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Fine Fragrance’s New Reality

By: Jeb Gleason-Allured
Posted: May 13, 2010

Courtesy of Perfumer & Flavorist magazine.

Karyn Khoury will speak as part of a panel at the World Perfumery Congress in Cannes, France, June 1–4, 2010. For more information, visit www.worldperfumerycongress.com. Read an exclusive interview with Khoury online at www.perfumerflavorist.com/events/coverage.

"This isn’t a quick fix situation,” says Karyn Khoury, senior vice president at Estée Lauder, discussing the fine fragrance industry’s declining sales. “It took us many years to get to the situation we’re in. It’s not going to be a matter of months before we fix it, but I believe that we can and will fix it.”

In 2009, the industry launched fewer scents than it did in 2008, breaking a long streak of exponential growth. To Khoury’s thinking, this is a positive result of the financial crisis of the last 18 months. “The consumer has been overwhelmed with the number of launches, the amount of choice, and in some cases the lack of differentiation,” she says. This excess of new scents has coincided with a decline in the number of consumers buying fragrance. Khoury hopes a smaller pool of launches will feature more discerning character and “help us reconnect with the consumer.” She adds that the consumer’s experience with fine fragrance must be thought through in every aspect, from the juice to the bottle to the instore environment: “It’s a feel-good factor that has to be there in every element of the way in which we approach a consumer.”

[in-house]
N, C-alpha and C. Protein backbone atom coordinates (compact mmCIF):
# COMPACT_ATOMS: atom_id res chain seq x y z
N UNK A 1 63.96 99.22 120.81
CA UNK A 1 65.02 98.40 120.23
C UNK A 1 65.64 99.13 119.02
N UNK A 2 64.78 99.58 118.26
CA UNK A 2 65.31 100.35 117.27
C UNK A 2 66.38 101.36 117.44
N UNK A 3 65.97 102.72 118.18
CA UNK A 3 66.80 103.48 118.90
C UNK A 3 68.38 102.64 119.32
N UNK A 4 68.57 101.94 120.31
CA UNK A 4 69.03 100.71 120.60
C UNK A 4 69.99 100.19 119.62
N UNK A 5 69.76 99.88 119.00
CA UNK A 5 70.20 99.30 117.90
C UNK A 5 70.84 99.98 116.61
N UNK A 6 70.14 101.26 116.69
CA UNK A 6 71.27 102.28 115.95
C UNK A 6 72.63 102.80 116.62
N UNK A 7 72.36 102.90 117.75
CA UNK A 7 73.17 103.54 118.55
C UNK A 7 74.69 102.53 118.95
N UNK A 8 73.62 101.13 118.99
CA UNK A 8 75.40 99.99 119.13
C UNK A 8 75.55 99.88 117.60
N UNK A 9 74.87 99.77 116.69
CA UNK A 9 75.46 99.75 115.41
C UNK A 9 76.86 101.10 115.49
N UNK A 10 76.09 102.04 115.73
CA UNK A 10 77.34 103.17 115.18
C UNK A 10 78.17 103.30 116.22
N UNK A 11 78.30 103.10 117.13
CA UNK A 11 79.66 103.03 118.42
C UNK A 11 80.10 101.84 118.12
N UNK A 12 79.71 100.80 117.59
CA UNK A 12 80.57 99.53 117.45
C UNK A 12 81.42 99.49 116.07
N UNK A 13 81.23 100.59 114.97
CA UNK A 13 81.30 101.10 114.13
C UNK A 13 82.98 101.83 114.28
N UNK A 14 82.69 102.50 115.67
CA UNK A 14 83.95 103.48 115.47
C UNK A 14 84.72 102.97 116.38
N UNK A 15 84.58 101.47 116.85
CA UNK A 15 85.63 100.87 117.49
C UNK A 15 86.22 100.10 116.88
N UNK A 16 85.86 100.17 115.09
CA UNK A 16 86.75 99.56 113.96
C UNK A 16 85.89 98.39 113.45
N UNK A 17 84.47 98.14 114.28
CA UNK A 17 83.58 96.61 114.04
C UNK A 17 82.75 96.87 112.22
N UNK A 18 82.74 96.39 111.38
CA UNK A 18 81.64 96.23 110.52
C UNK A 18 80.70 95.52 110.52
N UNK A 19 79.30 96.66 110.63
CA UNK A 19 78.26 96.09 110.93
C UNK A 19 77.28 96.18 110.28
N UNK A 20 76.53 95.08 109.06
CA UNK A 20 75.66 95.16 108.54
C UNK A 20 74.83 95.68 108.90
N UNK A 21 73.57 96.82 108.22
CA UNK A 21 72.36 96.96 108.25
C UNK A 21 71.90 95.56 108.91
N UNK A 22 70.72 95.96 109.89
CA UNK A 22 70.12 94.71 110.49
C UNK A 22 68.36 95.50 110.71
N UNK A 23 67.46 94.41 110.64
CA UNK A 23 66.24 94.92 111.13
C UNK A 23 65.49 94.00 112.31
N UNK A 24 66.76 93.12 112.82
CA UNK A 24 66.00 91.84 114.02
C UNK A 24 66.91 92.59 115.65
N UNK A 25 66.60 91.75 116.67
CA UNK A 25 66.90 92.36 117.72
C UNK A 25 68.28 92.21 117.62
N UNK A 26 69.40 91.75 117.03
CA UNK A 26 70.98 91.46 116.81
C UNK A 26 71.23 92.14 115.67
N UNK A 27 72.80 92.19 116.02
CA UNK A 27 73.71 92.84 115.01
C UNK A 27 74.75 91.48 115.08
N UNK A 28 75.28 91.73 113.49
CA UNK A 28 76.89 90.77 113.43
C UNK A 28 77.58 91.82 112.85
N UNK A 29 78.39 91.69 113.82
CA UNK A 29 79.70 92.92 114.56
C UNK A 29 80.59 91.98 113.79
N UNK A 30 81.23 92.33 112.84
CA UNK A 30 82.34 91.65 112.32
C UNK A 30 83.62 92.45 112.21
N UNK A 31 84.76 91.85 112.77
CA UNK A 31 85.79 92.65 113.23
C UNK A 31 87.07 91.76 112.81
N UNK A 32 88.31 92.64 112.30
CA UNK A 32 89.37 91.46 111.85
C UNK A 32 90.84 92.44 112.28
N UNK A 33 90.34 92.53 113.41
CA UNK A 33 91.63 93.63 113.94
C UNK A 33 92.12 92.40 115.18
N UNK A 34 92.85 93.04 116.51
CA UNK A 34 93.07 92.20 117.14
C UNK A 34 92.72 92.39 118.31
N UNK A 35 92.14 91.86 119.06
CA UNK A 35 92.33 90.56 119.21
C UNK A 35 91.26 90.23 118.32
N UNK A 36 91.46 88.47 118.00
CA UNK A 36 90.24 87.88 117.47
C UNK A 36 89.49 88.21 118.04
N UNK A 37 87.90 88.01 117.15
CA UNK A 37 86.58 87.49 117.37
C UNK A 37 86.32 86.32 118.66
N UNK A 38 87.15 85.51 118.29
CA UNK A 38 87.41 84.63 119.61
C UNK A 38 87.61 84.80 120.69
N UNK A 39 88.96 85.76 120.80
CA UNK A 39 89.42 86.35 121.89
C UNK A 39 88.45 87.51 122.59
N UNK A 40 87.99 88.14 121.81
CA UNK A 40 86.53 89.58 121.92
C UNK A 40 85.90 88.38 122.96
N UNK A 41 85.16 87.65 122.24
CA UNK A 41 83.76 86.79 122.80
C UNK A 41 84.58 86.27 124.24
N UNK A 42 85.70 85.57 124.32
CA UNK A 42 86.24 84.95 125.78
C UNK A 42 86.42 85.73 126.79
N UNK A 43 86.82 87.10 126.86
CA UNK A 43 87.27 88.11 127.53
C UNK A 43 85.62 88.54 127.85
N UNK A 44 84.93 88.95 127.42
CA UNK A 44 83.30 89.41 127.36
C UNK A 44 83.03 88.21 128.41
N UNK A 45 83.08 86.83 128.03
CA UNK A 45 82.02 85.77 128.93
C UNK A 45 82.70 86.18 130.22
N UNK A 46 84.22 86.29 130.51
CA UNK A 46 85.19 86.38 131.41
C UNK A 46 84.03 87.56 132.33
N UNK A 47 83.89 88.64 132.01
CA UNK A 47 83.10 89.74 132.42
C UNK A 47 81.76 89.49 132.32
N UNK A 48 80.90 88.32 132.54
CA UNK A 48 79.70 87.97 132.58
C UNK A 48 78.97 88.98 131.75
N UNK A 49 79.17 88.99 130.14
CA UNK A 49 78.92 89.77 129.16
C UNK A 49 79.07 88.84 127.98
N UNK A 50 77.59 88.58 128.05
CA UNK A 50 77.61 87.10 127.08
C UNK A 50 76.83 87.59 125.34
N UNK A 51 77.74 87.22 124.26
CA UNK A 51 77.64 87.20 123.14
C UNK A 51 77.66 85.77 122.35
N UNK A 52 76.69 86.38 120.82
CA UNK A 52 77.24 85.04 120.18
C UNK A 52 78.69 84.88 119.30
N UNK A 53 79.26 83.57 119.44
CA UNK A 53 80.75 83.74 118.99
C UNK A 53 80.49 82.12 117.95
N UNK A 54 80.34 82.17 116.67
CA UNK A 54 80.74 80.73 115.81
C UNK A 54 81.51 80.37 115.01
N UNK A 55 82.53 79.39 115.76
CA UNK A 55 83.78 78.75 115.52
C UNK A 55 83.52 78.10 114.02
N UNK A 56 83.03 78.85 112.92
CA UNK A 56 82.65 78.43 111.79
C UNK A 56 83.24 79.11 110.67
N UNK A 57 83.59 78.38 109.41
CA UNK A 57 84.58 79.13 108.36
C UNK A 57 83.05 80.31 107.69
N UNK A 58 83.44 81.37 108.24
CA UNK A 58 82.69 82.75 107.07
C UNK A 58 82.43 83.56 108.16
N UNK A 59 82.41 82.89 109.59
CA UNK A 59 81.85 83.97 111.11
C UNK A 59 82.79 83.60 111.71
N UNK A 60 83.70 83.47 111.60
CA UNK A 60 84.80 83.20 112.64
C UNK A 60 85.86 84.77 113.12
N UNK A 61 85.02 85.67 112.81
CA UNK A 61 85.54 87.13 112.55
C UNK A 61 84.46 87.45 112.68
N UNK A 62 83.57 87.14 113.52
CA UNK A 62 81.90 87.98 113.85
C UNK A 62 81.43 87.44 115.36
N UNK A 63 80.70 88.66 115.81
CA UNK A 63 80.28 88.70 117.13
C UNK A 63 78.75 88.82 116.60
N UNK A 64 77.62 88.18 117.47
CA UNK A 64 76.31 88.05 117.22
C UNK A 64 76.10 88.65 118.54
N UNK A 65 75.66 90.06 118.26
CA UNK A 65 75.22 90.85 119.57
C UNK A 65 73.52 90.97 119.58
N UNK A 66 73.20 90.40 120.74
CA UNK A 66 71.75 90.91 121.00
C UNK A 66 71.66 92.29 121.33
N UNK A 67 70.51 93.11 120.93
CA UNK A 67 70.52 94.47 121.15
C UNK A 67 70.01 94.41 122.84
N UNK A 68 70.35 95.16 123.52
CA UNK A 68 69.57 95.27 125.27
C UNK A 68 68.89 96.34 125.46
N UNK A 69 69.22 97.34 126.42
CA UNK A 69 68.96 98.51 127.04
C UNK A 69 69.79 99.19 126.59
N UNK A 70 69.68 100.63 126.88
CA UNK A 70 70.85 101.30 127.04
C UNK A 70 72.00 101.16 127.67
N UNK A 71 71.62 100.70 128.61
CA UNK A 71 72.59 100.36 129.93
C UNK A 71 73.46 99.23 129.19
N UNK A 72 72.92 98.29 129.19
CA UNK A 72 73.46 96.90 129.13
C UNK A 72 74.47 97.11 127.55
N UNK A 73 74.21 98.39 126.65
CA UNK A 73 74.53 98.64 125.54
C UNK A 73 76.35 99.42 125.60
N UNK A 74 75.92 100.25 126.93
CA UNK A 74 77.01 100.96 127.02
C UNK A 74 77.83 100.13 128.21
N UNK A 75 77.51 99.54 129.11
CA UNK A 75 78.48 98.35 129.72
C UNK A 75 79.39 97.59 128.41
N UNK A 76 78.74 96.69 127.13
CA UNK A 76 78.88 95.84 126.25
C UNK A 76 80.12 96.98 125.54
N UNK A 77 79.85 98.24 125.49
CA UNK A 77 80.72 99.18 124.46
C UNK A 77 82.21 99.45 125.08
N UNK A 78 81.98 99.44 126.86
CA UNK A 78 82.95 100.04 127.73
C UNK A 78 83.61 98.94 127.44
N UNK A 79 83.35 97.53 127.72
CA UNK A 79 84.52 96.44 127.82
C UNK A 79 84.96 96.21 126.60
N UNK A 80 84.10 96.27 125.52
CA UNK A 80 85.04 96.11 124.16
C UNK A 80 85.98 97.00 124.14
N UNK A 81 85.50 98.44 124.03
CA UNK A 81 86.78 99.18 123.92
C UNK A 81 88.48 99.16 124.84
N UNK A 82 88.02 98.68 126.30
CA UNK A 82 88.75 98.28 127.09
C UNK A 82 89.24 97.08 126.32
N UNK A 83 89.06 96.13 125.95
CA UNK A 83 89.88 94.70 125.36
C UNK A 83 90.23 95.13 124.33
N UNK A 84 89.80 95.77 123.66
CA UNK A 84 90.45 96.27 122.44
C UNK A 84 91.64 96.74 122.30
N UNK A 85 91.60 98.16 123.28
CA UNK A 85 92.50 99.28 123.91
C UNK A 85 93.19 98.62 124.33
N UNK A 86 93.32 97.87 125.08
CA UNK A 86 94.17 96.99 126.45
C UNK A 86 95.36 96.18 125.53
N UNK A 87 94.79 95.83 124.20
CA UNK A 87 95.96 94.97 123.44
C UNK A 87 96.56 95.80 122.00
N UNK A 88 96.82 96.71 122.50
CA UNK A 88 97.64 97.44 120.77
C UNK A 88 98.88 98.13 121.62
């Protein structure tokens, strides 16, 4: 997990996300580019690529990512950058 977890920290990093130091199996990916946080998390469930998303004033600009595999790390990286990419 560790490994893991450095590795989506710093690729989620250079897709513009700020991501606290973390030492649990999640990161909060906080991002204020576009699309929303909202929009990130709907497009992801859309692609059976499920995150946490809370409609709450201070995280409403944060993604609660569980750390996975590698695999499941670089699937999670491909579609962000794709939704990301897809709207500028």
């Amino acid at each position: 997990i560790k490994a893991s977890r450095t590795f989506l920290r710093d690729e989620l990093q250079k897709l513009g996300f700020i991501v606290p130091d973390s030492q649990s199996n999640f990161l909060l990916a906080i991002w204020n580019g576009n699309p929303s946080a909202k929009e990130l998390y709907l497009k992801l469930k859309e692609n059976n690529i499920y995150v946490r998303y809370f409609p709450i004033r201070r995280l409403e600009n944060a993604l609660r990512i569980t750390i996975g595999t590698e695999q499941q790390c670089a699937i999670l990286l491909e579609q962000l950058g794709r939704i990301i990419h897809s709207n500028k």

Fragrances for the Changing Consumer

“Whatever affects the consumer’s emotions, affects the outlook, the approach, and ultimately the business of fragrance,” says Khoury. As a result of recent economic uncertainty, she says, “we’ve seen an increased demand … for authenticity, craftsmanship (quality), the true story behind the fragrance.” Consumers, she continues, are seeking a more emotional connection—an “emotional payback”—from their fragrance purchases. This, she says, is a “guiding principal for 2010.” Khoury adds, “Launches, if they have any chance of connecting with the consumer, must be well thought out, cohesive in the message, package, communication and scent.” Making these connections, she says, is all about achieving an “‘I absolutely gotta have it’ response. It’s what makes you buy a handbag you don’t need—it’s this emotional ‘I want it.’”